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Sue G

Posted by: Sue G 10 September 2014

Sue, 57, diagnosed in 2013 with operable pancreatic adenocarcinoma

Sue GIn December 2013 at the age of 57 I presented to my GP with symptoms of Jaundice - orange coloured urine, the whites of my eyes were yellow and my skin had a yellow tinge. I did not have upper back pain or stomach pains, the only other symptom I had was recurring indigestion which I put down to eating late or eating fatty food. I was referred for a blood test and an ultrasound scan, both of which I had within 2 days. The scan did not show anything of significance but the blood test revealed problems with my liver.

I promptly took my self down to A&E and was admitted to hospital that day, so 4 days after my initial visit to my GP. I was treated for jaundice and underwent a CT scan, after which I was told that I probably had a tumour constricting my bile duct which could be malignant but they could not see it on the CT scan. I was then transferred to another hospital to have an ERCP procedure to cannulate the bile duct, this failed and was extremely painful. I then had a PTC, an external drain was put in my bile duct and finally a rendezvous procedure to place a metal biliary stent internally. I was discharged from hospital on 31st December 2013 and referred to another hospital for further tests to be carried out in January 2014.

I then had an endoscopic ultrasound procedure which finally revealed some abnormal tissue surrounding the bile duct and in the pancreas. A whipple’s operation was then scheduled for the middle of February 2014. My consultant made it very clear that I had to be in good physical and mental condition before he would proceed. In other words I had to exercise daily and adopt a very positive attitude that would enable me to survive the rigours of the surgery and recovery. The surgery went well, 3 days in intensive care and 2 weeks in hospital. I was discharged with a stapled wound of approx 11 inches across my midriff. I was unable to lie on my side, sit up unaided or eat properly but my cancer had been removed successfully. I had daily visits from the district nurses to dress my wound which went on for 2 and a half months.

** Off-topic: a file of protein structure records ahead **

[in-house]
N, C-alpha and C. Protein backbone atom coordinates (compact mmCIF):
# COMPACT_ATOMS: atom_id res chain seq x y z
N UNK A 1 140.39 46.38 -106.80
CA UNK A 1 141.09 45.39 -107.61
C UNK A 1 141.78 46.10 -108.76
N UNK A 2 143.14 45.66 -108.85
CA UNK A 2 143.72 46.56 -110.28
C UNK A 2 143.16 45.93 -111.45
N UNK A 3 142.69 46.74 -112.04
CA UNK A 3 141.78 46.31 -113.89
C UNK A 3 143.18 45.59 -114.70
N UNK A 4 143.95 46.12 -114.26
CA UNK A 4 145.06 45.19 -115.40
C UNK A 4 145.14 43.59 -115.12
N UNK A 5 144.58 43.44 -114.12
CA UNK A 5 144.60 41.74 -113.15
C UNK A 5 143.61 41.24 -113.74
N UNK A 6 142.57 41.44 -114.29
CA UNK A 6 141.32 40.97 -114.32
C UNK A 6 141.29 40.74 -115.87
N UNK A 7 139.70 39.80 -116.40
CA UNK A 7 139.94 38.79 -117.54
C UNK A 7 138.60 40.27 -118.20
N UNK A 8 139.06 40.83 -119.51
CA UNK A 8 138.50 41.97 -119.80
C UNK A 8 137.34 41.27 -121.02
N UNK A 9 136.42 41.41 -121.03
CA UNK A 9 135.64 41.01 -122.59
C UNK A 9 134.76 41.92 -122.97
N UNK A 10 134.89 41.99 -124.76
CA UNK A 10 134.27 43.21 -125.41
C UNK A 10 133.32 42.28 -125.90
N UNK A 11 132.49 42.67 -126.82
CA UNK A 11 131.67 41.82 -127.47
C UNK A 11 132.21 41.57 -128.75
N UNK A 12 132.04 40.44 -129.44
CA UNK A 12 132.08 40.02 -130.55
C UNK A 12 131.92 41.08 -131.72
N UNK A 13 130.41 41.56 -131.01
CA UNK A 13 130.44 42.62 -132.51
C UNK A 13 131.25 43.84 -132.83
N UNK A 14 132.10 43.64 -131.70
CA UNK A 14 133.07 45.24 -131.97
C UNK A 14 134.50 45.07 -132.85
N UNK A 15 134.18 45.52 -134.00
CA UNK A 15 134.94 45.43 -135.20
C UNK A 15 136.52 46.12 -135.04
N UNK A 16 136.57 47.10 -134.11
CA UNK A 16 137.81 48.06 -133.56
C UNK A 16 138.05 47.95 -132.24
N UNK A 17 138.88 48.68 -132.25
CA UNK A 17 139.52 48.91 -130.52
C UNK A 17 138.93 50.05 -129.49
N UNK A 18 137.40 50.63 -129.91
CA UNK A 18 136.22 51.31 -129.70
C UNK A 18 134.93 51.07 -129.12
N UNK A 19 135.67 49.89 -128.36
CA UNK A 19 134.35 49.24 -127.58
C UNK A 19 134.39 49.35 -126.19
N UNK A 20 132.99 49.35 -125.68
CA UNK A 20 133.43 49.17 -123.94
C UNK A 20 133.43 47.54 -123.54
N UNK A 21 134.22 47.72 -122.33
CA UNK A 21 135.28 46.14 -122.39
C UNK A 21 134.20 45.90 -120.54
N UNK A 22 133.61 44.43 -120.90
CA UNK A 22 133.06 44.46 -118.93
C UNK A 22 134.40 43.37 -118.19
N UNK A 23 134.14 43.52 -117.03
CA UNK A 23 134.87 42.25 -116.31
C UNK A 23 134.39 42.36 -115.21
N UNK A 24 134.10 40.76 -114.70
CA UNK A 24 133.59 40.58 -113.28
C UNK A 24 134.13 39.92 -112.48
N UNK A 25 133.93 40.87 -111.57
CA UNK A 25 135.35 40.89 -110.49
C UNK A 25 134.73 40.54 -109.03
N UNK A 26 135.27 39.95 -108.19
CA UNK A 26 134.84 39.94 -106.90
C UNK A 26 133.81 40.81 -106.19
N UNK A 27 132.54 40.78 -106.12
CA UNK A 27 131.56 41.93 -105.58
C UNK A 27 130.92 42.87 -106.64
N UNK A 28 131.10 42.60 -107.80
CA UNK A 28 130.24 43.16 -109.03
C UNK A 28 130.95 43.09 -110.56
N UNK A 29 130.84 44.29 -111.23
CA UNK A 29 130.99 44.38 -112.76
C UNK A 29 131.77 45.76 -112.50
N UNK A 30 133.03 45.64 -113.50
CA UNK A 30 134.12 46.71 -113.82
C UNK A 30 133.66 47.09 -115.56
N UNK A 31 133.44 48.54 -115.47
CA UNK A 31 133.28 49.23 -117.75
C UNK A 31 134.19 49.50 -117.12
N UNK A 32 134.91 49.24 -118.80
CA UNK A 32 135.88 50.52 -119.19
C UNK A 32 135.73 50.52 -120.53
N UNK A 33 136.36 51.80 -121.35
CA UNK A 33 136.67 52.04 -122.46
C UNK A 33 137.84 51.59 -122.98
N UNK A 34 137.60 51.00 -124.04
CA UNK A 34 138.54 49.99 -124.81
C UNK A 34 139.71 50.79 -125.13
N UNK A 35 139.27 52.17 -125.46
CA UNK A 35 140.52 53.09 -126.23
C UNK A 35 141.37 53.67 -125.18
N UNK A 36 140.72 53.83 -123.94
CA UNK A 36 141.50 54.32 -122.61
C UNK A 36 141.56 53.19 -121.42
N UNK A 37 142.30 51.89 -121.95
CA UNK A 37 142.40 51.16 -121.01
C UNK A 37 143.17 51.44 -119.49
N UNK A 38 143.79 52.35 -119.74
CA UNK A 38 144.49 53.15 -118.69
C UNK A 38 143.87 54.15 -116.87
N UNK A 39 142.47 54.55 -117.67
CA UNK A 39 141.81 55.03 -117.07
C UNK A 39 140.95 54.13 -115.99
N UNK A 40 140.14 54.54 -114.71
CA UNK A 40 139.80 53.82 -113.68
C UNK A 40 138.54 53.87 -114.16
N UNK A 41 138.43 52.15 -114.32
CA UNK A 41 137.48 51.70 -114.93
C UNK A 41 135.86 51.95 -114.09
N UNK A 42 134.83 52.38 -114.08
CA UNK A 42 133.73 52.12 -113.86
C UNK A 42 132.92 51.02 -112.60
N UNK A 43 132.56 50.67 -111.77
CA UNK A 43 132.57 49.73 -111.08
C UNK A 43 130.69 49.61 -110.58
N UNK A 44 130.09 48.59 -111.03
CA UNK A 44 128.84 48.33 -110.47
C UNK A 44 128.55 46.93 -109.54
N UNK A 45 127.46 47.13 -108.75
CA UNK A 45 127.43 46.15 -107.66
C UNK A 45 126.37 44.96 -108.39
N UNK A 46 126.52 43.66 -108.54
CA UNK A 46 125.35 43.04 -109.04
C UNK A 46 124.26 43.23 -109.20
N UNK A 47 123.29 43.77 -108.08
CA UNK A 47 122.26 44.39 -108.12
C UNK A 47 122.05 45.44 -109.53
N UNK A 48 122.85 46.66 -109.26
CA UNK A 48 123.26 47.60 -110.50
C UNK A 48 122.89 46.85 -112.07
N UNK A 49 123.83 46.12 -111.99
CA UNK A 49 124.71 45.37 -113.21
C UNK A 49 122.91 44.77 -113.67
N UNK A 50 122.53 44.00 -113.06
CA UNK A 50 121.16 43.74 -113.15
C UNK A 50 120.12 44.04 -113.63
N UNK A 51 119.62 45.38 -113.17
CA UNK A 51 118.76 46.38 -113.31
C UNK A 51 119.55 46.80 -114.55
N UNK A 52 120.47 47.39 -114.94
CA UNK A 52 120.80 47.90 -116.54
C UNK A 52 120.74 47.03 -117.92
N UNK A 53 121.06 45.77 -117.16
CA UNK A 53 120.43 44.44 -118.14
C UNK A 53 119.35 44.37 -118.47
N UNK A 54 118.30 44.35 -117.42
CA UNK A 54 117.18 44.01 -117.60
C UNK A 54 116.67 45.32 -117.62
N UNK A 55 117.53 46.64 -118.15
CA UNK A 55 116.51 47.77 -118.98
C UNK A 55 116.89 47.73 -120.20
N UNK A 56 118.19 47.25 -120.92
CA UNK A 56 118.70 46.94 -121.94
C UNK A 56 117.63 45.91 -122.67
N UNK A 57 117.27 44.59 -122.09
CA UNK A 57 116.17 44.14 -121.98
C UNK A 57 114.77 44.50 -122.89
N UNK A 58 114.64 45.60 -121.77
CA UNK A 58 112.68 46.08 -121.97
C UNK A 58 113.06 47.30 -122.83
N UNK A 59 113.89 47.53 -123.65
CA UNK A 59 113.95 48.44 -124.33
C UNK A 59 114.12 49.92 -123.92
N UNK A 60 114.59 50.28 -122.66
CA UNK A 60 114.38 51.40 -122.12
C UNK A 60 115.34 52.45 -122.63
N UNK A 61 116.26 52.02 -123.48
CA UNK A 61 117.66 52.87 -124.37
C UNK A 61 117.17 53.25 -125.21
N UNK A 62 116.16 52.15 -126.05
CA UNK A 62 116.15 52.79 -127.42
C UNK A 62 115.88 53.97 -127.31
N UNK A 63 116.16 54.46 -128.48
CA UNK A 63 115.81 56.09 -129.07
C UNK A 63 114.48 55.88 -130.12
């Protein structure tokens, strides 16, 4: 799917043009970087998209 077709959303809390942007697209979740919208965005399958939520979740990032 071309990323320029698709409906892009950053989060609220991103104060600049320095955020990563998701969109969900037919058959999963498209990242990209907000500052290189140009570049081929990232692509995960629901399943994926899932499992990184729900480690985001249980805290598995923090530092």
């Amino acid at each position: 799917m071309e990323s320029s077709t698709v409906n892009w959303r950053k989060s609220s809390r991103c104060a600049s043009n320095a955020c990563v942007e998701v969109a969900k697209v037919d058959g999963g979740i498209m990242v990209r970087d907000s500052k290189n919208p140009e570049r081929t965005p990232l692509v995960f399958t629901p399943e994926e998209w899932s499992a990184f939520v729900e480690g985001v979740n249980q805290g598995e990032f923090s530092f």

I then began a 6 month course of Gemcitabine chemotherapy, once a week for half an hour, 3 weeks out of 4. Thankfully I am coming to the end of chemo, with only 3 more sessions to go. I have felt very tired, and nauseous but anti sickness medication controls this. I have not lost my hair although it has gone thinner and grey as I was advised not to dye my hair as I usually do as hair does become weaker during chemo.

I take enzymes with my food to help digest what I eat due to reduced function of the pancreas but this is a small price to pay for surviving the op and the recovery. Hopefully my cancer will not return, I try to be positive and surround myself with people, friends and family who support me in this endeavour. I try not to let the people who voice their concerns about my future get me down and while I am aware of the risks, I constantly plan short breaks in this country when I have a week off chemo and I am currently planning an extended holiday abroad for January 2015. When I asked my oncologist if it was ok to go in January, he said he wished he could say that I had to take a consultant with me and he could be free, which raised a laugh from me.

I have obviously had my low points but I do feel I have been and continue to be very lucky that they caught my cancer early and hopefully I will recover to full health in the near future. There is a lot more I could say about the early days following surgery but I would encourage other survivors to ask me questions good and bad.

September 2014